shutterstock_129840386Though sales of medical and dental practices are fairly common, as are buy-ins (such as a biglaw attorney purchasing a partnership stake in a firm), many state regulators prohibited lawyers from selling a law practice. In 1990, the quick-moving (ha!) ABA finally moved itself to action , with the adoption of Model Rule 1.17 that permits lawyers to sell their practice and describes the ethical requirements for doing so (notice to clients of the sale and their right to retain another firm and no rate increases).

But how does sale of a practice actually work in practice? This month’s issue of the Illinois State Bar Journal gives the lowdown on purchase and sale of a law practice from both the seller’s and buyer’s perspective.

The buyer, Peter Olson was a Chicago based solo (who also ran the blog at soloinchicago.com) who’d initially located the firm on Craigslist (not as unusual as you might imagine). Turned out, Olson actually knew the seller and according to the article, the two

reached a simple buyout agreement through which Olson effectively worked for the firm for a few months as the seller transitioned out, then took it over – not only the client files but the office, staff, computer systems, and other property.

The buyout took place over a number of years which presumably minimized the financial impact on Olson, and the seller had almost no involvement after the sale date as he’d been transitioning out anyway – though Olson inherited his colleague’s staff as well.

Naturally, the article doesn’t say how much Olson paid for the practice – though he acquired between 75-100 clients which has considerable value, provided that the matters come with paying clients.  The price paid will depend on the longevity of the client and their likelihood to bring in future business.

Of course, in theory clients can change lawyers if the firm is sold (and indeed, as mentioned above, the seller is obligated to advise clients of that right). Nevertheless, Olson didn’t find that factor to be a cause for concern.  Observes Olson:

“But the danger of clients departing en masse is probably overstated […] “It’s a pretty vested relationship. If you introduce yourself, and you’ve been in the business for awhile, and you keep the seller in the business for awhile [after you begin], there are lots of ways to bridge that.” Related to that, he adds, is the reputation of the seller, which you can determine somewhat by perusing online reviews. “I dealt with that a little bit,” he says. “There were a few sour grapes with the firm I was purchasing. But once they saw the work we were doing,” those clients stayed.

Olson compares the “stickiness” of law clients with that of bank customers when a purchase occurs. “I have bank accounts at Chase Bank,” he says. “The only reason is because they bought banks where I had had accounts. How hard would it be for me to move my checking and savings accounts?” Not very, yet he hasn’t, he says.

“Your attorney relationship is a lot closer,” he adds. “The loyalty and stickiness is pretty strong, as long as you come in and do good work. If you come in and don’t do that well in the first three to six months, you might undermine what you just bought. You want to do great work always, but especially in the first three to six months.”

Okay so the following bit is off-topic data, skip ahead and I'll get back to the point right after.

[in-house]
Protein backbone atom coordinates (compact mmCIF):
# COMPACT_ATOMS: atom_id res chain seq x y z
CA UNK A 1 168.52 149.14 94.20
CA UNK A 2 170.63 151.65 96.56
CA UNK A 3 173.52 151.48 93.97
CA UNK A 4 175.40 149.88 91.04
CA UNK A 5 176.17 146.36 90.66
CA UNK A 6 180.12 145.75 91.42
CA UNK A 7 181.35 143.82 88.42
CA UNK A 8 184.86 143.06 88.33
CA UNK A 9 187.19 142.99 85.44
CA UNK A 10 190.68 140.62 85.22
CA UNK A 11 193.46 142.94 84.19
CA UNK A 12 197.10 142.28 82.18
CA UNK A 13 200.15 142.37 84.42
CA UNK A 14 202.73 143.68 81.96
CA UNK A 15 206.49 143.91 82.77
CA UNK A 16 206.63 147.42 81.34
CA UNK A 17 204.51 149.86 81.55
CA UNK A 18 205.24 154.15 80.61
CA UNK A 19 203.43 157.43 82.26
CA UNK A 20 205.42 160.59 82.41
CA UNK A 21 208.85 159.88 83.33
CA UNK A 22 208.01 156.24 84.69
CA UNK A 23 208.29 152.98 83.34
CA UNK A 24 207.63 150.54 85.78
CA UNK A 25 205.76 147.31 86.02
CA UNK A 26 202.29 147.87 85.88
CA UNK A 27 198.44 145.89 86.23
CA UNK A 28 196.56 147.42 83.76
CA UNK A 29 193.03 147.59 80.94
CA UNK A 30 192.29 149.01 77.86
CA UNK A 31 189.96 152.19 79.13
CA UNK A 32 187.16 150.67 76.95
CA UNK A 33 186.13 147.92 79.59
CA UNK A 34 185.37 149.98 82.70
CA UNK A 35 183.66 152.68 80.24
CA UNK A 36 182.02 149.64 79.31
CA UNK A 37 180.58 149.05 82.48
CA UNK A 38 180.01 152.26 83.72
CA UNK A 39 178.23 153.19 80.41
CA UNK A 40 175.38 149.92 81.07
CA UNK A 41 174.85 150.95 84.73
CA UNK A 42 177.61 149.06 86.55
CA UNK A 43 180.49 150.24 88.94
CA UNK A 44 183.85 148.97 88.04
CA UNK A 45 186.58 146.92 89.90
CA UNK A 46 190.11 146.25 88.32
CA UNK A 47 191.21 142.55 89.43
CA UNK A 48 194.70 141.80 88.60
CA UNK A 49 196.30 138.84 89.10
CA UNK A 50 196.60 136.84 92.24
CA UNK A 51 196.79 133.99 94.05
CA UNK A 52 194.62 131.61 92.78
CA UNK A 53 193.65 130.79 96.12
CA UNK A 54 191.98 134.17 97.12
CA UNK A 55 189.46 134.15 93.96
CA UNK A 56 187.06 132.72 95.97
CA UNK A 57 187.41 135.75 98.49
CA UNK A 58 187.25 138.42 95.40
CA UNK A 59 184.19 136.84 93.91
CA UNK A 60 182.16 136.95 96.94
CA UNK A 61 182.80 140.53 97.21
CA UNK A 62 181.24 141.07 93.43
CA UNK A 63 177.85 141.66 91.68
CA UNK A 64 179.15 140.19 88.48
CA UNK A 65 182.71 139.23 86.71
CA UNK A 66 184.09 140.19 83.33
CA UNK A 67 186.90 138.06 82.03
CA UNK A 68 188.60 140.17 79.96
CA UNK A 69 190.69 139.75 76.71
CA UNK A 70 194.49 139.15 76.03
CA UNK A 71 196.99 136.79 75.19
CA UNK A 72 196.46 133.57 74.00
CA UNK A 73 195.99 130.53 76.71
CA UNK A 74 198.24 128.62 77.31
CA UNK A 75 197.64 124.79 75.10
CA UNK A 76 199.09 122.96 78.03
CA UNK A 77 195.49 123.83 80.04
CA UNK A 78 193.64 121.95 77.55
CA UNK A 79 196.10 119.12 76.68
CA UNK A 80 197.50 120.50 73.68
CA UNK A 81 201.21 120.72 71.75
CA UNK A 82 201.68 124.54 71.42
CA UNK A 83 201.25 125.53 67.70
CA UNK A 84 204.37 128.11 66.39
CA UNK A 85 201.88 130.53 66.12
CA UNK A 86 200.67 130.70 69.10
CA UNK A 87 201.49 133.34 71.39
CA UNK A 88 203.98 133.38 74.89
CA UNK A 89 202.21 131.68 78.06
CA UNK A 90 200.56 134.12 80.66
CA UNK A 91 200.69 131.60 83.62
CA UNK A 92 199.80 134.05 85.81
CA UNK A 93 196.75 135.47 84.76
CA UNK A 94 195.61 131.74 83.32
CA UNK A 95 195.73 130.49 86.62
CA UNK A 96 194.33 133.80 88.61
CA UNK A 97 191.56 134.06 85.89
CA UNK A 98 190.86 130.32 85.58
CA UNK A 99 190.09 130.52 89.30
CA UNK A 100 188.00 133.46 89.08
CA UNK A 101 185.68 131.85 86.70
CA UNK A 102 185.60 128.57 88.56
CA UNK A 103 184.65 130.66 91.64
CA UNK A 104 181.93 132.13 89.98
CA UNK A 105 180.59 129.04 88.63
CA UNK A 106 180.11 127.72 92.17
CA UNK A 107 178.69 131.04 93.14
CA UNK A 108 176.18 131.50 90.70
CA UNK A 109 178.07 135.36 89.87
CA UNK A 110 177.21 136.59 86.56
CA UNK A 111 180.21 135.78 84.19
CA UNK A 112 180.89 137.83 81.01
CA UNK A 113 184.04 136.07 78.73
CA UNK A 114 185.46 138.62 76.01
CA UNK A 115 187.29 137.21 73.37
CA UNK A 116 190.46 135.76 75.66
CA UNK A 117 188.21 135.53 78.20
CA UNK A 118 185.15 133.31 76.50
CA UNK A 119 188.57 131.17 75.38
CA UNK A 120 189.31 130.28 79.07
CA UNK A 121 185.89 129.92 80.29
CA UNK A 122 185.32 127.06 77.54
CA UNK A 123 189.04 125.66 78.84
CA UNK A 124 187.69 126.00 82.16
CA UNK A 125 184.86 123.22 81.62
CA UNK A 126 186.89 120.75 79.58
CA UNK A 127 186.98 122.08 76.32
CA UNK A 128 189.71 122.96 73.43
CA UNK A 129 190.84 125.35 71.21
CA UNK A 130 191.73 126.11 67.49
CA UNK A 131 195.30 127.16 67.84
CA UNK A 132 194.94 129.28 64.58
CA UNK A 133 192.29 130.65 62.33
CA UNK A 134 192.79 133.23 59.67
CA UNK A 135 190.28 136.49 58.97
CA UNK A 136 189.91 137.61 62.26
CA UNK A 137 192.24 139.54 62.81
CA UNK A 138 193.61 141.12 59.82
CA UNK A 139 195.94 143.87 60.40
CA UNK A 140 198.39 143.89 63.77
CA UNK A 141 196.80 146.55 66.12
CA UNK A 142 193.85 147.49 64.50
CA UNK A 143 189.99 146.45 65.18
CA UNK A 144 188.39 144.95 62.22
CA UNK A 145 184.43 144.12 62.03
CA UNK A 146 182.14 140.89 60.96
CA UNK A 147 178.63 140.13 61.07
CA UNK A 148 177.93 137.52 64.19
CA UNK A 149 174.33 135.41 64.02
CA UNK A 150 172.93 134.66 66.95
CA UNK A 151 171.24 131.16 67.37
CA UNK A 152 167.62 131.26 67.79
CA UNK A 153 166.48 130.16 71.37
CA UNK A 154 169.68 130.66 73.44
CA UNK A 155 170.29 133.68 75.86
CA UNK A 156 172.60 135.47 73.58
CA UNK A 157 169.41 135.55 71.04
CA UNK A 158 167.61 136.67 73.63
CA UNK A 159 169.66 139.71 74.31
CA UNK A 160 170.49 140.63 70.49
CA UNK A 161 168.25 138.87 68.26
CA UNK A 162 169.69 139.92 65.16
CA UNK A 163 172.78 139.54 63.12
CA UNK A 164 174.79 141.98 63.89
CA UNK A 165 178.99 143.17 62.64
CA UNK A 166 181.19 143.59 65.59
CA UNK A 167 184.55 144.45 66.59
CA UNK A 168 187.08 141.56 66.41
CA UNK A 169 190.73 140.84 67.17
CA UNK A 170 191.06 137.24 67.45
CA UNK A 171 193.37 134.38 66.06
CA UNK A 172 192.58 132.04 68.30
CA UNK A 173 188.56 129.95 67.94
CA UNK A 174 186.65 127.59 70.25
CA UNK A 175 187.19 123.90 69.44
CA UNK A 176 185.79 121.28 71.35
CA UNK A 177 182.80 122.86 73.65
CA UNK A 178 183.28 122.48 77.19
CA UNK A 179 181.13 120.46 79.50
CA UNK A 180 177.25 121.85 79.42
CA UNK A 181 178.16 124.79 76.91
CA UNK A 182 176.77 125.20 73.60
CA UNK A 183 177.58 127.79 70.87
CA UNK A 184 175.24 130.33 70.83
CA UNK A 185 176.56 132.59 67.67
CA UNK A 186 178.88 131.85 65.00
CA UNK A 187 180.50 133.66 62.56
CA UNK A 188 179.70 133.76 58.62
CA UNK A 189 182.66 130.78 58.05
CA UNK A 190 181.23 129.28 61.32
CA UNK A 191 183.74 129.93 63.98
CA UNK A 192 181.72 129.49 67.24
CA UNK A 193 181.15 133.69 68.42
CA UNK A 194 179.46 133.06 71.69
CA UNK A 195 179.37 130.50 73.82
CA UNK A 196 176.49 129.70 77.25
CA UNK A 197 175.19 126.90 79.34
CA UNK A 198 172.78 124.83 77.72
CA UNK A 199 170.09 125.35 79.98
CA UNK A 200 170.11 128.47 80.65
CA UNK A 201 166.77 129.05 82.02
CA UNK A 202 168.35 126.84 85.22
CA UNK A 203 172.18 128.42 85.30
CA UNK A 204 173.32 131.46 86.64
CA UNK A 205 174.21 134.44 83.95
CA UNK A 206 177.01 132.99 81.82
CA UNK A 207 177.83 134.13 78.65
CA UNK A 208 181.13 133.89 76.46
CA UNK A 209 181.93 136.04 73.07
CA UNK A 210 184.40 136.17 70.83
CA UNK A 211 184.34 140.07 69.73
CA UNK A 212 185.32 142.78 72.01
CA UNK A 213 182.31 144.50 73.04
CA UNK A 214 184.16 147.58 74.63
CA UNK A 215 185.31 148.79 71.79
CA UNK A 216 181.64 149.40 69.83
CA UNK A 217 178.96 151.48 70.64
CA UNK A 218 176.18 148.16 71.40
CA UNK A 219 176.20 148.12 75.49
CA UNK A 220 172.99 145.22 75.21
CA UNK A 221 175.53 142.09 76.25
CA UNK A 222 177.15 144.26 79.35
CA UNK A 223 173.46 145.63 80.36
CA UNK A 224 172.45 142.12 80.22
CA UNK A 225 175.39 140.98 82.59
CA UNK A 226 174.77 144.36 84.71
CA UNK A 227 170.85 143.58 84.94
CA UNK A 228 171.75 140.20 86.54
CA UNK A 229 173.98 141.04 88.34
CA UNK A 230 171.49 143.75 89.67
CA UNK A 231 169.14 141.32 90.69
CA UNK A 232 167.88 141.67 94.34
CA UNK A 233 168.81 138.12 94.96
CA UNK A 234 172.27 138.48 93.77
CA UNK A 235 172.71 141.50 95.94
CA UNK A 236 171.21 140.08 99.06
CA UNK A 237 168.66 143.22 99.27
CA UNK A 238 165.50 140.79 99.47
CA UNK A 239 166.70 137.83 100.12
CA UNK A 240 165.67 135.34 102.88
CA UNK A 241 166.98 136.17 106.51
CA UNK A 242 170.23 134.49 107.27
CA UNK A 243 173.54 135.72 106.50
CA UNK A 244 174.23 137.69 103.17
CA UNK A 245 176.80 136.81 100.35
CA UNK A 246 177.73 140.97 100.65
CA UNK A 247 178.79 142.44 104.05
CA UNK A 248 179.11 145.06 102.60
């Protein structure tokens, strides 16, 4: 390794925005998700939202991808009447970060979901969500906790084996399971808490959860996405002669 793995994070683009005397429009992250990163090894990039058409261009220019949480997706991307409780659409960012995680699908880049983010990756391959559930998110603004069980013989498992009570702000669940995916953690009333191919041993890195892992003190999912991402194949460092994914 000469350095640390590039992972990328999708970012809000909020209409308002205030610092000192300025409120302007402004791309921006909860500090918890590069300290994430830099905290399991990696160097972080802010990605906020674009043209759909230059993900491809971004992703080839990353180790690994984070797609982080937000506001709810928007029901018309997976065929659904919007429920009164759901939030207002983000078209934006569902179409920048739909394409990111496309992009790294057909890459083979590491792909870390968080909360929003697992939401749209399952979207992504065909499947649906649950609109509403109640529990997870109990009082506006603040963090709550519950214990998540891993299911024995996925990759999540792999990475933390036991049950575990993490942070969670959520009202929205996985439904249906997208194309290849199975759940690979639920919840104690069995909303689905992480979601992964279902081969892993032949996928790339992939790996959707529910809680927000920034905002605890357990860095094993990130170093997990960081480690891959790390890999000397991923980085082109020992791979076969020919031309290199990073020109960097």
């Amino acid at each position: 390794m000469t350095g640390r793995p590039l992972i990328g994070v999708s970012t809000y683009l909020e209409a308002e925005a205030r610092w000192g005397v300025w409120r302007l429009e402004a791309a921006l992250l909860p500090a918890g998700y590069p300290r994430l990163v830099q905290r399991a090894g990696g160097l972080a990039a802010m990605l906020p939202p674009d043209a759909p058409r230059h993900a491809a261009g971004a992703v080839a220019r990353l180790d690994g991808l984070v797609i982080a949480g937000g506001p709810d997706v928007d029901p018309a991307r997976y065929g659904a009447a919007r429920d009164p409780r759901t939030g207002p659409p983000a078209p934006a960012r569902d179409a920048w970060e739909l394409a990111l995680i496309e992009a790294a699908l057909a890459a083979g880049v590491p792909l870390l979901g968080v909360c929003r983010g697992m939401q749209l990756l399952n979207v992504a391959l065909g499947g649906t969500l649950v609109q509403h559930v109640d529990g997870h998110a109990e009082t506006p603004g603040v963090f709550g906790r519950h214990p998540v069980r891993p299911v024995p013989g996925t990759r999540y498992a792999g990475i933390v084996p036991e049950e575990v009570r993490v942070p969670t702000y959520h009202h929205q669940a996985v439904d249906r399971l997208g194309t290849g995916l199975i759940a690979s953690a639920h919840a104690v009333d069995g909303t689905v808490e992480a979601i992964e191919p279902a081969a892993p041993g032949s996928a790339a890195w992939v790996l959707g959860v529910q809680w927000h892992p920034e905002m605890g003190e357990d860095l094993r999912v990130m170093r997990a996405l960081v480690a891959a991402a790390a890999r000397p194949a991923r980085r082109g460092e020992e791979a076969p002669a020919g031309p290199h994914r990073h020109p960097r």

So what are some tips that Olson and others quoted in the article have for law firm sellers?

First, it’s imperative that a lawyer planning to sell a practice — whether imminently or down the road — must have checklists and procedures in place thus enabling the purchasing attorney to simply walk into the office, pick up the files and get started. And while the article suggests that your files needn’t be digital so long as they’re organized, frankly, I don’t see a 30-something lawyer agreeing to buy a paper-based practice- at least, not without a substantial discount to reflect the cost of modernizing the practice.

Second, a lawyer – even a solo –  needs to establish a law firm brand that can survive independent of the principal attorney. For Olson, that means branding his firm as Chicago Family Attorneys rather than a practice under his name.

Finally, depending upon the jurisdiction, lawyers who seek to sell a practice down the line may need to think about changing bar rules today. First, some states may have ethics rules that complicate sale of a practice as was the case in Illinois when Olson first broached the concept. Other states like New York  and Texas  prohibit lawyers from practicing under a trade name which could limit their opportunities to sell a practice down the road. And some lawyers for whatever reason still fear or hate the cloud with irrational intensity and won’t use to manage files. Fair enough – but that may reduce the price they can expect when selling their firm.

Last – Craigslist isn’t the only game in town these days to find a practice.  Ed Poll – a pioneer in the matter of selling a law firm, created a website  listing practices for sale and offers advice to buyers and sellers on getting the best value.

Have you considered buying – or selling a law practice? What’s your experience been? The comments are open.

 

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